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Civil Rights 50 Years Later: Remembering March On Montgomery

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NEW YORK (WCBS 880) — This month marks the 50th anniversary of the Civil Rights Act of 1964.

Over two weeks, WCBS 880′s Wayne Cabot is taking a look at the law and its impact on the decades that follow.

It is all part of the event CBS News 50 Years Later – Civil Rights, powered by Microsoft Bing Pulse.

In 1965, despite the law, blacks still could not vote in much of the South. Jimmie Lee Jackson, who was shot by an Alabama state trooper, died eight days later.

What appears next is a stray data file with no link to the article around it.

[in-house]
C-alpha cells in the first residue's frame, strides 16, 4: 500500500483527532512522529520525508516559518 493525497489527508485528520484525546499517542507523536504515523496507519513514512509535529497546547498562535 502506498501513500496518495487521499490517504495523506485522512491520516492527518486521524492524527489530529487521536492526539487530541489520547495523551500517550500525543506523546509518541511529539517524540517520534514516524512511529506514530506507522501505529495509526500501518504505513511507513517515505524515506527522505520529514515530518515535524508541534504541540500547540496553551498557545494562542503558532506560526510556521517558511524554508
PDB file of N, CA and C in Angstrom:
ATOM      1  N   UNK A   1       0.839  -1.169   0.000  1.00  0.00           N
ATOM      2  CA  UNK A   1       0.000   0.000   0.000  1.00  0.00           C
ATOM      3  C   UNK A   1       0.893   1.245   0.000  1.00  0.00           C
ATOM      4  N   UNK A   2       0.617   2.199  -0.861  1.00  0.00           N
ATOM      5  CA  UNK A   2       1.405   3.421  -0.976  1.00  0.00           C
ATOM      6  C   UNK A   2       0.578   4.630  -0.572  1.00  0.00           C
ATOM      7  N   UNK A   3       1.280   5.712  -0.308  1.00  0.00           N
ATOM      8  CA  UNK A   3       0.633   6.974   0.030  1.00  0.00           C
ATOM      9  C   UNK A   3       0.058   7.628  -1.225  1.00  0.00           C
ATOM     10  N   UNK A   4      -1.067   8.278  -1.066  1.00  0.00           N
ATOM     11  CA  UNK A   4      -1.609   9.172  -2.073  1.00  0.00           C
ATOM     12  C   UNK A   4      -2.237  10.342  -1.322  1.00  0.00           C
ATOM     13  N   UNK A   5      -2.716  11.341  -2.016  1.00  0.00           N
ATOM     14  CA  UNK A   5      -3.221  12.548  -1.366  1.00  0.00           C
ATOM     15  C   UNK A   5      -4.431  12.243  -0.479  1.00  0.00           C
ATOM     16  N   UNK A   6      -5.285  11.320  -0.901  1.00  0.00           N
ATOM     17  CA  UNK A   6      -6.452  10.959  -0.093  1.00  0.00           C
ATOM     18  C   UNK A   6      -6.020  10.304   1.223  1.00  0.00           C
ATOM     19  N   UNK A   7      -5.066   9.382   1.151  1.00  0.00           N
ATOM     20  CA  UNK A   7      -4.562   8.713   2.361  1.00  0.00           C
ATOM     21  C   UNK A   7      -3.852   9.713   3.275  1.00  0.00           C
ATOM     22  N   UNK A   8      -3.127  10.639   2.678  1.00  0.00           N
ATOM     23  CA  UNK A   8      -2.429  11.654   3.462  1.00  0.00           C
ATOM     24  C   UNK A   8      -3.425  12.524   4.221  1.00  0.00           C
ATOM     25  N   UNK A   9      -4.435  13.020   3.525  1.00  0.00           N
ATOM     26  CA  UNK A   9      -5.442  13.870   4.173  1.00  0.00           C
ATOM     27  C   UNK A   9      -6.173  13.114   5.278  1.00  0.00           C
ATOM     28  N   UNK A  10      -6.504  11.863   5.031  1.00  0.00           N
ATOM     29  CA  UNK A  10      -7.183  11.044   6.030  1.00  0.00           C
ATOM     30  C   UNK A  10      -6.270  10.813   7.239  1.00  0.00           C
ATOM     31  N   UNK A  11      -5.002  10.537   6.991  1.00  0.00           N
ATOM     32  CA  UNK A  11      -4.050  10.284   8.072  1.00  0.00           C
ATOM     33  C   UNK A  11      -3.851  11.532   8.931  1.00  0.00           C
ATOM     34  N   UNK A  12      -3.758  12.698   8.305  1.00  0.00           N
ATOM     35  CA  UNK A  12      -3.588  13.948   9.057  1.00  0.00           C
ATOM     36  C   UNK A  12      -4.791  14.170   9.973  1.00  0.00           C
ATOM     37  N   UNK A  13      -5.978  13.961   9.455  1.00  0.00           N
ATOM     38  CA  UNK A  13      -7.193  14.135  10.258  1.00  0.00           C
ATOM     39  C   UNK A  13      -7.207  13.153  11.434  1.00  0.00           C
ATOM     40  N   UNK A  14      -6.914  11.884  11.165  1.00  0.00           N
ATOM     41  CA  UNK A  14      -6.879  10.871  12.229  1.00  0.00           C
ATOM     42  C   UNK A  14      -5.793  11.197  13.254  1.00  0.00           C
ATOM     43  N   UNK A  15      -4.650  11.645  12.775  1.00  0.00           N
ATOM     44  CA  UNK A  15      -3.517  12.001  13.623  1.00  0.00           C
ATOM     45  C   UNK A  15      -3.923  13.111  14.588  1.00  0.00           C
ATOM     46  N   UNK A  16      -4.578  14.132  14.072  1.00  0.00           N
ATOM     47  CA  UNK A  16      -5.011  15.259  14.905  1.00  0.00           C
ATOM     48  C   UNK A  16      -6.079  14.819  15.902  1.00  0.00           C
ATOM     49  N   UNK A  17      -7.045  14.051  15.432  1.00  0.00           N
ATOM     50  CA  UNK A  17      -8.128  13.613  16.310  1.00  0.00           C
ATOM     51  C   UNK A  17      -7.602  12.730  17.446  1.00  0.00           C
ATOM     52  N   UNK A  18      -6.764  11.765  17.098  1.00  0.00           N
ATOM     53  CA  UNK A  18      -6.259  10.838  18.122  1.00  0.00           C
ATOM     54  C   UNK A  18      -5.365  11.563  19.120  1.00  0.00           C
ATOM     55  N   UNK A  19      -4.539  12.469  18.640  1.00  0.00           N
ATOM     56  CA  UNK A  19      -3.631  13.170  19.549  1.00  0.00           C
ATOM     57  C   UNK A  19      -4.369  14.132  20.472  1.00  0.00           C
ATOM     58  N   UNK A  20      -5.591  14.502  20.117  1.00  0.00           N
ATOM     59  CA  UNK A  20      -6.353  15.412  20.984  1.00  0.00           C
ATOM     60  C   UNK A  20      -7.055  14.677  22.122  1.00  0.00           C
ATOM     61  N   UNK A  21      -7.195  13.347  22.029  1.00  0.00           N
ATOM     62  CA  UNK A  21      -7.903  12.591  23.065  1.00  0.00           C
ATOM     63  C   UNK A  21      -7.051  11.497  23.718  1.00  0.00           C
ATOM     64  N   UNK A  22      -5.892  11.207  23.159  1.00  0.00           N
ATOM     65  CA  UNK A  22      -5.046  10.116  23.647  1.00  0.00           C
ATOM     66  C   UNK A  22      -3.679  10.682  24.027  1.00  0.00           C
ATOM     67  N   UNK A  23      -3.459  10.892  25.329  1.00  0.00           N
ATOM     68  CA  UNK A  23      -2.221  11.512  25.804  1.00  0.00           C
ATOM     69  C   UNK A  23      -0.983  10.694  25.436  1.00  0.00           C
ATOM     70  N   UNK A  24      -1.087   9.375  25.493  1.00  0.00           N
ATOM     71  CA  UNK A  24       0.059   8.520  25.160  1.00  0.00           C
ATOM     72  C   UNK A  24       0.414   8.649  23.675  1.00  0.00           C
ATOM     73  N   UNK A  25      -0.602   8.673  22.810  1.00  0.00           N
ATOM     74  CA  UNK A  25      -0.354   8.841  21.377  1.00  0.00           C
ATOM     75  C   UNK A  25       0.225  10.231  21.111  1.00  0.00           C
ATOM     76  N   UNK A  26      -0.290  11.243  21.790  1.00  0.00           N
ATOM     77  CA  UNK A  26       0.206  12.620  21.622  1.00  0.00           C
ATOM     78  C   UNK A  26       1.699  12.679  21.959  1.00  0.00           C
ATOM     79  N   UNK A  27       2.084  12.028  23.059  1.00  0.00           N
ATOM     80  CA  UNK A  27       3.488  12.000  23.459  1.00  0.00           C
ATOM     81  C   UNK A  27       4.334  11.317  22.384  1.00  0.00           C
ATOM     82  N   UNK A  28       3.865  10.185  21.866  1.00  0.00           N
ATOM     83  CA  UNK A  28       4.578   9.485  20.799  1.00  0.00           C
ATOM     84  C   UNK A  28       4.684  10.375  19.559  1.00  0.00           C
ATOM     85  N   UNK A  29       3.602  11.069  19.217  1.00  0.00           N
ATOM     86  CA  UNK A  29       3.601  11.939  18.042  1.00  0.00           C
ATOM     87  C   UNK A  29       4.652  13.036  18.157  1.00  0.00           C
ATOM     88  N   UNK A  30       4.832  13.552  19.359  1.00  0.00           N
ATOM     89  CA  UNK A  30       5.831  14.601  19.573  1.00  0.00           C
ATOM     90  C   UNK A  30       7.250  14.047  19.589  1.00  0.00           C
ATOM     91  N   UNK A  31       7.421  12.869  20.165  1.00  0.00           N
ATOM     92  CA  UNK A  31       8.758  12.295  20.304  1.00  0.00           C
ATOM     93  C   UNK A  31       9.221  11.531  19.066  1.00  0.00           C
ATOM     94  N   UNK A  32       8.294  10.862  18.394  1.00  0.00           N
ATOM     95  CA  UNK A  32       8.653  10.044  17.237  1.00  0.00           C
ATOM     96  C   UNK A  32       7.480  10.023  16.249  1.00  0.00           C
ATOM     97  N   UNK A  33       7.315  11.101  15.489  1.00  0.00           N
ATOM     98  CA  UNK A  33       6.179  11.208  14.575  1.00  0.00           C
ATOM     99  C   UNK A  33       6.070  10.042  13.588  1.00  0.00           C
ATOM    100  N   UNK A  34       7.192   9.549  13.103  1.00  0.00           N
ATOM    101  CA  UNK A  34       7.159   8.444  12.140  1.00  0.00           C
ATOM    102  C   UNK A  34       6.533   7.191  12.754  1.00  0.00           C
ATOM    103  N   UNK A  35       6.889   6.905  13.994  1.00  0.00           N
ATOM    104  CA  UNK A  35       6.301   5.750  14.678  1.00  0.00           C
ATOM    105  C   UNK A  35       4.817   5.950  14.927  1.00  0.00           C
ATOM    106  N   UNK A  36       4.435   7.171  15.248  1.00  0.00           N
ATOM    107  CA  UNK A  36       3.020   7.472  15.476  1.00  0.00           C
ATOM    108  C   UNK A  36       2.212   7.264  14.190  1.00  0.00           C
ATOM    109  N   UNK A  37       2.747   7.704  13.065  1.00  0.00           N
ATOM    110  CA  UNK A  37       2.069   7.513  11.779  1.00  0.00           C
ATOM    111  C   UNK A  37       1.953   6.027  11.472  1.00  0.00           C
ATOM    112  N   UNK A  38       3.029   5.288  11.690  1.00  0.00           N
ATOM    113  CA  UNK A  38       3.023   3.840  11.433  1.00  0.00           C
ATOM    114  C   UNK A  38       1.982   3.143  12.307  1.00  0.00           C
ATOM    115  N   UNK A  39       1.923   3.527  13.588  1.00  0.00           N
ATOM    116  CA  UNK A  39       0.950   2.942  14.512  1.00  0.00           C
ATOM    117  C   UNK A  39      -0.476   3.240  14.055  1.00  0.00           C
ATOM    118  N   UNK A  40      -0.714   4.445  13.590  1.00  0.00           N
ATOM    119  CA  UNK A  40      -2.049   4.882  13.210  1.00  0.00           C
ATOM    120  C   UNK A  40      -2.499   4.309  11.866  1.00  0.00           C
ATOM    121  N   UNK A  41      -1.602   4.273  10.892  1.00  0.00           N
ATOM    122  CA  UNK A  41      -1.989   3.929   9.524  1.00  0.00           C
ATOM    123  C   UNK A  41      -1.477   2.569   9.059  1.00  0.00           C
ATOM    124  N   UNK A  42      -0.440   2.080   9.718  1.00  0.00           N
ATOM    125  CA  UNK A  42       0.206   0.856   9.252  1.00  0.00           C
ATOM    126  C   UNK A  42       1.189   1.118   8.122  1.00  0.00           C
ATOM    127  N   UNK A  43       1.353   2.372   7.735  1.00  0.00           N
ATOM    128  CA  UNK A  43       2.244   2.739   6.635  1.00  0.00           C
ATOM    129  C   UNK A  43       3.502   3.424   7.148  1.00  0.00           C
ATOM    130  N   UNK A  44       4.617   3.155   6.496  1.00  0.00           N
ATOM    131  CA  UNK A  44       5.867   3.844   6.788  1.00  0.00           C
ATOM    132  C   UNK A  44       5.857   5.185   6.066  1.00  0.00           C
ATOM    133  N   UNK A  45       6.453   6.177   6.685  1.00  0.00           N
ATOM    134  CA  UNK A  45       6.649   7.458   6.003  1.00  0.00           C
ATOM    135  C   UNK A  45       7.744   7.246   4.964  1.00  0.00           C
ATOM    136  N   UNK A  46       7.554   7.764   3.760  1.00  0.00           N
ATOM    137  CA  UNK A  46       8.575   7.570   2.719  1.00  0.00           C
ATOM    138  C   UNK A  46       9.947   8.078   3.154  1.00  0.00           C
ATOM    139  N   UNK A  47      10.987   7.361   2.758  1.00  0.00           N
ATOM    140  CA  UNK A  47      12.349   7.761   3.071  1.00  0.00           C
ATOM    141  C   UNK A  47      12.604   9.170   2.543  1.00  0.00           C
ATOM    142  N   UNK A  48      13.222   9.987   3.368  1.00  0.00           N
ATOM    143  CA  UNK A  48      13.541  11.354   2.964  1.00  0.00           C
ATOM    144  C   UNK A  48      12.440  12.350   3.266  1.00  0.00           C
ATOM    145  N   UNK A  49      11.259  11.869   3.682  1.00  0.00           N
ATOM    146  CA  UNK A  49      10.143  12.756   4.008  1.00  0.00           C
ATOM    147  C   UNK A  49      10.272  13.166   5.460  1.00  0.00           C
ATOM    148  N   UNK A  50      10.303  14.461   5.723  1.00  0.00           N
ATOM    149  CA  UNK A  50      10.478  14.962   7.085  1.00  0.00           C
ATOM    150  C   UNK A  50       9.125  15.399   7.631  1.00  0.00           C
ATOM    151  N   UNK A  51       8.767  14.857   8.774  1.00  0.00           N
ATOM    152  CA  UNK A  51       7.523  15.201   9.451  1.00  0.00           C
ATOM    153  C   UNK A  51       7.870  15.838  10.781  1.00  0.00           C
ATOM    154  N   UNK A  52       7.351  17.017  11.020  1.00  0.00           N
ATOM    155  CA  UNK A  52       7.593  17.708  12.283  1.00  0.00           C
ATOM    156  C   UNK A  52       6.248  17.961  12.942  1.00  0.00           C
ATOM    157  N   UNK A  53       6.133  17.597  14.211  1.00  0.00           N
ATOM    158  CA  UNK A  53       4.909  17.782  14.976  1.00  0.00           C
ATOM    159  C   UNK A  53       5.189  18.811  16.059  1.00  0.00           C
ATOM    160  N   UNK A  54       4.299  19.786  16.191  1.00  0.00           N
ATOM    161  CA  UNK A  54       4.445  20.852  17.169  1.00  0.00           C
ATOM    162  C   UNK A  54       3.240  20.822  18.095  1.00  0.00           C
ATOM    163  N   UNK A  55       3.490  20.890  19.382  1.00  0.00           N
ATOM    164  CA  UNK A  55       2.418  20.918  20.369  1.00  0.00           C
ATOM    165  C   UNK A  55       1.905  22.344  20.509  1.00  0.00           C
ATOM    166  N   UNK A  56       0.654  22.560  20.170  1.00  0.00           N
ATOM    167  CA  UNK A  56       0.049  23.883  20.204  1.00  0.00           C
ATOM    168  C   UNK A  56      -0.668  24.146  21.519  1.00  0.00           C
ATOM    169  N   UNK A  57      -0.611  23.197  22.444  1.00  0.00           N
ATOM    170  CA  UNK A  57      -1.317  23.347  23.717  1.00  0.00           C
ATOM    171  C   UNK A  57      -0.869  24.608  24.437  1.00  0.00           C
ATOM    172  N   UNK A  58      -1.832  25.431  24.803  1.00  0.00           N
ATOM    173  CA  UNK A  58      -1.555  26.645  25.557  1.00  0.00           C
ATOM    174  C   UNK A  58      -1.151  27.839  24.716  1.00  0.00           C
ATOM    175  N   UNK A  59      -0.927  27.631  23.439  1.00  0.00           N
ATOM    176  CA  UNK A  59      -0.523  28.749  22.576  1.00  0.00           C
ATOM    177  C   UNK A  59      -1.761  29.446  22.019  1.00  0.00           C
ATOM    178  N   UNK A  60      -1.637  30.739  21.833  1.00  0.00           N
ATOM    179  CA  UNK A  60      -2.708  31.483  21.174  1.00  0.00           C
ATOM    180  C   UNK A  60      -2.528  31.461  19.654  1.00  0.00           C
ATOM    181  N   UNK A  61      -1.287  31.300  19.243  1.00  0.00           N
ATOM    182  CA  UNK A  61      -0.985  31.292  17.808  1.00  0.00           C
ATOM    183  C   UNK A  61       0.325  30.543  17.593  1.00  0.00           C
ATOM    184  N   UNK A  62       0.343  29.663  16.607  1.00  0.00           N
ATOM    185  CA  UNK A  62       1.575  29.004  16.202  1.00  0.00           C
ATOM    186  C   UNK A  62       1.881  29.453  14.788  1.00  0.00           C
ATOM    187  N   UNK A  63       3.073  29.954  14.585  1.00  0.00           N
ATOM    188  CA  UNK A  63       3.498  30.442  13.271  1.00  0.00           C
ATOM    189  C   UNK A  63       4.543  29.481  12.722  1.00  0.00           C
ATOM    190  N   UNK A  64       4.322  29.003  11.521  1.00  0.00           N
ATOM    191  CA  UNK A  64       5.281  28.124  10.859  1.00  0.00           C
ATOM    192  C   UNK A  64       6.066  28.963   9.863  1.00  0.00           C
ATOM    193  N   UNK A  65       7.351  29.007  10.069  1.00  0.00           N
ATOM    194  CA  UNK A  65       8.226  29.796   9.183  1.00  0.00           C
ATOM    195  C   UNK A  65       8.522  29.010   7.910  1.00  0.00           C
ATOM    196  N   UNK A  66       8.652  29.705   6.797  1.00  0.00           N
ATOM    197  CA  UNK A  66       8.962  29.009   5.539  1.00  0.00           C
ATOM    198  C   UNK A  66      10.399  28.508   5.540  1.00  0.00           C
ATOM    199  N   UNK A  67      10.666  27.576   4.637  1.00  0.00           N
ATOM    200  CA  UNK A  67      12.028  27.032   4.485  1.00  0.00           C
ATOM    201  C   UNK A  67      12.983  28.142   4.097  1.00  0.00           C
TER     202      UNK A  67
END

His death sparked the march on Montgomery, Alabama. Tens of thousands of people joined the Rev. Martin Luther King Jr. over eight days and 54 miles. Some were tear-gassed and beaten with the blessing of Gov. George Wallace.

But their actions gave birth to the Voting Rights Act, signed into law by President Lyndon B. Johnson.

Take a listen below:

Civil Rights 50 Years Later: Remembering March On Montgomery

wcbs880 audio player bg Civil Rights 50 Years Later: Remembering March On Montgomery
Wayne Cabot reports

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